of berries. We understand that the
shipments amounted to about 100
crates. Of these, 25 or 30 crates were
sent from Rocky Point. We under
stand that . Rocky Point expects to ship
a hundred crates today.
We learned yesterday from Mr. G. W.
Westbrook, of Wrlghtsville, that his
first berries, shipped to the Messrs.
Brown Bros., of New York, sold yes
terday at 50 cents per quart.
The telegraph quotations from the
markets last night were to the effect
that berries are selling in the northern
markets at from 30 to 40 cents a quart.
-on Xry it
If Shilci's Cough and Consumption
Cure, which is sold for the small price
of 25 cts., 50 cts. and U.00, does not cure
take the bottle back and we will refund
your money. Sold for over fifty yearn
on this guarantee. . Price 25 cts. and
50 cts. For sale by R. R. Bellamy.
A GIGANTIC DEAJs
All the Electrie and twa Companies of ,
Washington City Secured fey One
Washington, April 20. The Washing
ton Gas Company has been absorbed
by the street railway and lighting syn
dicate headed by Mr. Frederick C. Ste
vens, which recently bought up all save
one of the street railways of the city
and also the electric light companies.
A deposit of $250,000 has beenv made
with the Fourth Street National bank, J
of Philadelphia, to secure a consum
mation of tbe sale. The gas deal in
volves an expenditure of about $7,200,-
000, all of which the syndicate obligates
itself to pay upon what are substantial
ly cash terms.
The proposition made to the stock
holders contemplates the purchase of
rhe entire issue of stock, something
over 120,000 shares, at $60 per share.
The proposition was made by ex-Senator
Gorman on tbe part of the syndi
cate, which also includes ex-Senator
Smith, of New Jersey. John C. Bullitt,
of Philje'rhia, where about 30 per
cent, of stock issued is held, acted
for the stockholders. The remainder
of the stock is held in Washington.
Including the gas deal the holdings
of the syndicate in , this city represent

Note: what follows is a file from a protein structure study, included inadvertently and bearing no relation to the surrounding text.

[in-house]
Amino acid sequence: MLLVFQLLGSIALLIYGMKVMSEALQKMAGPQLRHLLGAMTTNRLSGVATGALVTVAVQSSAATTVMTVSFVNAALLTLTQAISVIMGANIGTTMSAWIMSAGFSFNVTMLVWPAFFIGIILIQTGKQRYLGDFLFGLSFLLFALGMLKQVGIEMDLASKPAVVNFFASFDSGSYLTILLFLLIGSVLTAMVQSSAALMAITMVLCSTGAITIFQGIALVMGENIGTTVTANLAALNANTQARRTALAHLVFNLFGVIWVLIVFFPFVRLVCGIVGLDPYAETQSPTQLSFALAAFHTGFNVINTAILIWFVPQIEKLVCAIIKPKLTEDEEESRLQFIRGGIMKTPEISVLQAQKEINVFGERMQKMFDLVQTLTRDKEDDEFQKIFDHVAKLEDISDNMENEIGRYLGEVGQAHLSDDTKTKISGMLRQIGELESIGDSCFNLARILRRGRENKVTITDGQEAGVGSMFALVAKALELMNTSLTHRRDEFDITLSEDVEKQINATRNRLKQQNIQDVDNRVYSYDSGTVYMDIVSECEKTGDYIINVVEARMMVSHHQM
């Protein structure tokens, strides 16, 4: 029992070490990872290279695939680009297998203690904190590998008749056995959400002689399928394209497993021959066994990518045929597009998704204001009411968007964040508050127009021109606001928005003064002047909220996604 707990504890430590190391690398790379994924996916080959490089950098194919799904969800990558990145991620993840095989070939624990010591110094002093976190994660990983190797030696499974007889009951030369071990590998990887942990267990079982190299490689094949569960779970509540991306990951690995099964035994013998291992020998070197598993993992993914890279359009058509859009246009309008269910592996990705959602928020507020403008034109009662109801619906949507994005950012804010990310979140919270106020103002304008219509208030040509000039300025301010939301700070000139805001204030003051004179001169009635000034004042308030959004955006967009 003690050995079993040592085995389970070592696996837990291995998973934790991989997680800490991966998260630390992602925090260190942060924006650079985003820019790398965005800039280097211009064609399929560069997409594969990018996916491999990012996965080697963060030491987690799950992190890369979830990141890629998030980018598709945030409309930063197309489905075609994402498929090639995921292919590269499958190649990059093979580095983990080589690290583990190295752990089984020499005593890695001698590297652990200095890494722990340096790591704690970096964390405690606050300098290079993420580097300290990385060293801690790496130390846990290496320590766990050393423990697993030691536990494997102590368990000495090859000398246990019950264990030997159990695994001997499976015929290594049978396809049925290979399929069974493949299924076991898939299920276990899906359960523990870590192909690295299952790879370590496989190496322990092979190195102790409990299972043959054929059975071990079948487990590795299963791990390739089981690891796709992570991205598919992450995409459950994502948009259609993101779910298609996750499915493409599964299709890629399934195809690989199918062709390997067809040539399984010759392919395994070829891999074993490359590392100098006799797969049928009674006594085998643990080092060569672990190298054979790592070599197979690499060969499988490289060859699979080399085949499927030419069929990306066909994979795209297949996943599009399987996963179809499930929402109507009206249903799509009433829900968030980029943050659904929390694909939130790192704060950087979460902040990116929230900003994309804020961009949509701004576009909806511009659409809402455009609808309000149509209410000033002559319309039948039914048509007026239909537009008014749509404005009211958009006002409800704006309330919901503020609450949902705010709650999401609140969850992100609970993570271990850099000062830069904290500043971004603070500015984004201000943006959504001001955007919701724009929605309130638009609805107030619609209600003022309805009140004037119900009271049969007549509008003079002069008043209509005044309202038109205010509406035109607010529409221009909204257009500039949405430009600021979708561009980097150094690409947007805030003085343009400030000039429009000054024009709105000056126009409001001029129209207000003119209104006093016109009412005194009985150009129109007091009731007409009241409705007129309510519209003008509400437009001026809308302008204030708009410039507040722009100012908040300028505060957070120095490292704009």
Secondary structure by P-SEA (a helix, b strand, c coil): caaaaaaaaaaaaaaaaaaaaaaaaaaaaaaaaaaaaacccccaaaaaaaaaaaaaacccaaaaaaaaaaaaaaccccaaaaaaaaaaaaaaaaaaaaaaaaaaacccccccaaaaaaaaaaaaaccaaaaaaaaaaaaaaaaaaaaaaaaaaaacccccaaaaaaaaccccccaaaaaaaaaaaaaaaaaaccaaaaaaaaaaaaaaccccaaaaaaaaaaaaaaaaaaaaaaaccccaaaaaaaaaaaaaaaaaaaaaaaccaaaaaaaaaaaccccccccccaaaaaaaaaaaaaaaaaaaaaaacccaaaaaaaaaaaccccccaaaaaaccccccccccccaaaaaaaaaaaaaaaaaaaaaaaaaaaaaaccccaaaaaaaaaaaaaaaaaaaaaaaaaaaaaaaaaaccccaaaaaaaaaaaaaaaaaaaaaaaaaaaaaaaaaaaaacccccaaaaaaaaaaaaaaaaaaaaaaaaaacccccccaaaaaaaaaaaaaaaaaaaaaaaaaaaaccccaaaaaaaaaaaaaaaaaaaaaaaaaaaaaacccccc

probably $30,000,000. It is said to be
the intention to supply electricity from
one general plant and thereby making
a large saving " from the method in
vogue now of operating different plants
for the individual railroad and elec
tric light properties.
llryan on Expansion.
Syracuse, N. Y., April 20 The Al
hambra, with a seating capacity of
3,000 people, was comfortably 'filled
with an enthusiastic crowd tonight to
hear Colonel William Jennings Bryan.
Mr. Bryan, on being introduced was
cheered to the echo. His address cov
ered old ground on the subject of in
come tax and the currency.
Taking up the subject of 'expansion
Mr. Bryan said:
"A large standing army is a burden
to taxpayers and a menace to the re
public. This nation can depend upon
it- volunteers. They can defend in the
hour of danger. (Vociferous cheering)
What has happened to make more sol
diers necessary? Nothing but a repub
lican administration. The president
says our occupation of Cuba is tempor
ary. There is no trouble in Porto Rico;
70,000 soldiers are wanted to carry the
benign blessings of freedom to 9,000,000
Philippinos. Who will pay the cost?
If the Philippinos, they must be taxed
four times as high as Spain taxed them.
If we pay it, ask a gold man to show
you how it will get back to the taxpay
ers. "Common people furnish soldiers,
and syndicates get the money paid for
war. I don't want a single soul to be
brought under the American flag unless
he can shaTe in every blessing of this
government (Applause.) Shall "we call
our chief executive president of the
United States and emperor of the Phil
ippines? Government by one man
backed by force is despotism. People
who are opposed to taking the Philip
pines plead not for the Philippinos but
for the American people, not lest they
may be coming accustomed to despo
tism, but prepared to yield; to despots.